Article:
I didn’t have a word for how I am designed for a long time. I knew I was different, definitely one
of those who was not like the others. I lived my life as an apology.
The word neurodiversity was created in 1996 to describe diagnosed deficits in learning and
thinking processes on the autism spectrum. I prefer Harvard Health’s recent definition:
“Neurodiversity describes the idea that people experience and interact with the world
around them in many different ways; there is no one “right” way…”
This ‘no one right way’ business is the patriarchy’s worst nightmare, as it should be. The
neurodiverse are uncontrollable by design. It’s our superpower. But I’m getting a bit ahead
of my tale.
My brand of neurodiversity is the extra-sensory sort. I was born with enhanced senses, as if I
had less filters or had a blowhole open in the top of my head that let more in. I saw, heard, felt
and knew things that no one around me could verify or believe. These abnormal sensings were
my favorite parts of my life. I found real companionship and truth there. I still do.
Tragedy struck when I realized I could not share them. This confused me! Why would I see,
hear, feel and know all of these marvelous things if they were not to be shared with my family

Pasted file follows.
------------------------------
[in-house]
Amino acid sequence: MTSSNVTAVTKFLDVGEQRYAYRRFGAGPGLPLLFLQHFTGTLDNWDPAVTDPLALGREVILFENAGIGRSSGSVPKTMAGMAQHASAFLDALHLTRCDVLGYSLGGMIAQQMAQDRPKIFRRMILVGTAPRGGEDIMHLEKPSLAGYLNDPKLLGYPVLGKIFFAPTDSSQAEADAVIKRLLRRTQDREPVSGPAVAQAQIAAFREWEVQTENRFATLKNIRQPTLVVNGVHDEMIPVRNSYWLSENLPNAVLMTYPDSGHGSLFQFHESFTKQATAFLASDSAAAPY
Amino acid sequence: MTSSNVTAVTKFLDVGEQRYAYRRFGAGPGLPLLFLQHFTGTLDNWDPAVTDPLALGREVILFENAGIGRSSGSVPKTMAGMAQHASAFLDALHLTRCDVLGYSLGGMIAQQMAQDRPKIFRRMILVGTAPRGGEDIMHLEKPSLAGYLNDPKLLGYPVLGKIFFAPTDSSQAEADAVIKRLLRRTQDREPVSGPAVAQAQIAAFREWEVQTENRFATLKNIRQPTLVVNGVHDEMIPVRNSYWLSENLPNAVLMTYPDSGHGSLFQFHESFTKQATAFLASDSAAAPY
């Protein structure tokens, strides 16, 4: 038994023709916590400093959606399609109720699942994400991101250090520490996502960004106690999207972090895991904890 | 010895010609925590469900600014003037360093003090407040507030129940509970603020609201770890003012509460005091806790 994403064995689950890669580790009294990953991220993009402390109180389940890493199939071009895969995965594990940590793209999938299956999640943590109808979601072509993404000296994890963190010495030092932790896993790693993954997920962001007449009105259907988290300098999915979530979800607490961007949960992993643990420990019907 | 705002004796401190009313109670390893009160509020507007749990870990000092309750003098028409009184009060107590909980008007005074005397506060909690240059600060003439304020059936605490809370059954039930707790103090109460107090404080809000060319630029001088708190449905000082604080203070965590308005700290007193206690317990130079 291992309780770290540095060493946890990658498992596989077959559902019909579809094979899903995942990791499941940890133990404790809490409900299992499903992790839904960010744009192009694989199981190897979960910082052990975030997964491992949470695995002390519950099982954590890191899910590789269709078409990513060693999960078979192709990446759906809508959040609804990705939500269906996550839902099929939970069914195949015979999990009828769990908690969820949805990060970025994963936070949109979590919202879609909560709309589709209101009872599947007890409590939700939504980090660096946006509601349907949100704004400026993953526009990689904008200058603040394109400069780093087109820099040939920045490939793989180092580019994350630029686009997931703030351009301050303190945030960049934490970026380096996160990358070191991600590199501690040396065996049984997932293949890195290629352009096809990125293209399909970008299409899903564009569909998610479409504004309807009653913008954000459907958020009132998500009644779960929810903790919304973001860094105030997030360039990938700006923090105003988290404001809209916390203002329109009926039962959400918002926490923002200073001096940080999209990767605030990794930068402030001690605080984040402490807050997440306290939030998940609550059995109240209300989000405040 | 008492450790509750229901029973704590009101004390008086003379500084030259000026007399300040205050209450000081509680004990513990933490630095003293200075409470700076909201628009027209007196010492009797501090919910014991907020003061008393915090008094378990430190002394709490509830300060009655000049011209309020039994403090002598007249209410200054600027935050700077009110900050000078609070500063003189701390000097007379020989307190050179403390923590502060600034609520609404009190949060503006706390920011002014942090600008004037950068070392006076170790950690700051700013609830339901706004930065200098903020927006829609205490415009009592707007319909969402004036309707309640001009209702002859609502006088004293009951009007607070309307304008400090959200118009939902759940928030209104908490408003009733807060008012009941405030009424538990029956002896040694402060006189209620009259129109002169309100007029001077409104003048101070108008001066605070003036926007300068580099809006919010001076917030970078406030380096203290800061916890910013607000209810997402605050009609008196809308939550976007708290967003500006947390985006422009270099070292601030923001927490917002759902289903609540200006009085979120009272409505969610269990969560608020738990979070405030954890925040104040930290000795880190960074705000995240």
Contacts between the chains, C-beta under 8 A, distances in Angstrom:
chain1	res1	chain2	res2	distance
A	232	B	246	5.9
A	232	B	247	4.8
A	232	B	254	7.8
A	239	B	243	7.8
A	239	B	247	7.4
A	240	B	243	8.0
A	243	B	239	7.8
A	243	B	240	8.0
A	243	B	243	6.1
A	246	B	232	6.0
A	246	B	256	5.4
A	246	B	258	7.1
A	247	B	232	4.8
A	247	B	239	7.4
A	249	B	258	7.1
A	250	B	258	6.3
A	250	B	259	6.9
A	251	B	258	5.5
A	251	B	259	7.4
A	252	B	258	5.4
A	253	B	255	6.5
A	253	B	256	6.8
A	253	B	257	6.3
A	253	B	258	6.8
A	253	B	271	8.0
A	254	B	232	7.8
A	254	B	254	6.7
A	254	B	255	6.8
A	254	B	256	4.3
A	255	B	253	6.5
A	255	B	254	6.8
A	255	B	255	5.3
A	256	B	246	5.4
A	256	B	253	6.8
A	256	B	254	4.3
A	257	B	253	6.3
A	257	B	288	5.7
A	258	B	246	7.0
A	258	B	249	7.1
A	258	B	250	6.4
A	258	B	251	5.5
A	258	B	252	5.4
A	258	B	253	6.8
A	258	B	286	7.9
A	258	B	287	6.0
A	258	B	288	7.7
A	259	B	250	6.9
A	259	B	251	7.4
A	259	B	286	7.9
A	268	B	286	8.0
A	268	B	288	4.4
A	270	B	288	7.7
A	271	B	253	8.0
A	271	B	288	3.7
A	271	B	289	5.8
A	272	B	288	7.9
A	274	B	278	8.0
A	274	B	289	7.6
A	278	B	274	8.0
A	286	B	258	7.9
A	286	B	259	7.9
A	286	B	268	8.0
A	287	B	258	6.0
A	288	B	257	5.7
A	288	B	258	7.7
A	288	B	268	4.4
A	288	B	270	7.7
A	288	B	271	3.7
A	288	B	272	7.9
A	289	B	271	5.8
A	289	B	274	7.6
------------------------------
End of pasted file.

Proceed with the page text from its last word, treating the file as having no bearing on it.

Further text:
and friends? Was I just simply flawed? ‘Twas a mystery that required discovery.
I was convinced, over the first dozen years of my life, to keep quiet about everything outside
the reality most people lived in. I apologized continuously for all that I saw, heard, felt, and
knew. For all that I was. I was shamed into silence.
My life became about exploring how to move from shrinking from my differences to putting
them to work in service. I began to look for the others who did not fit in. I found that my ND,
before I ever heard the word, was neither a deficit nor a disorder, but rather a power of a
higher order. Occasionally it even saved a life. Eventually, I stopped hiding and apologizing and
got to work. Now I know there are many of us. And we hold crucial keys.
I must admit I was relieved when Malcolm Gladwell published his book, “Blink,” in 2007 about
how we often ‘know without knowing.’ He provided a case study of an expensive museum
statue that turned out to be fake. The many experts hired to assess it did not agree about
whether it was or was not. The ones who ‘knew’ it was fake could not say how they knew. They
just did. And they were correct! My people!
Extreme sensitivities often accompany our higher order powers. As a child it was nearly
impossible, for example, for me to cut roses for the dinner table. I heard their cries. No one
could convince me it didn’t hurt them.
I learned to mask my reactions to pass for normal. Usually.
Particularly in women, masking leads to a loss of sense of self with an increased vulnerability
to patriarchal control. We accept the stigma and gaslight ourselves, incrementally
dismantling our truth in exchange for acceptance, sanctuary, and belonging. It’s a survival
strategy and a recoverable error.
I support my clients in re-membering themselves and remembering. Who they intrinsically
are, why they are here, and how to move forward in new ways.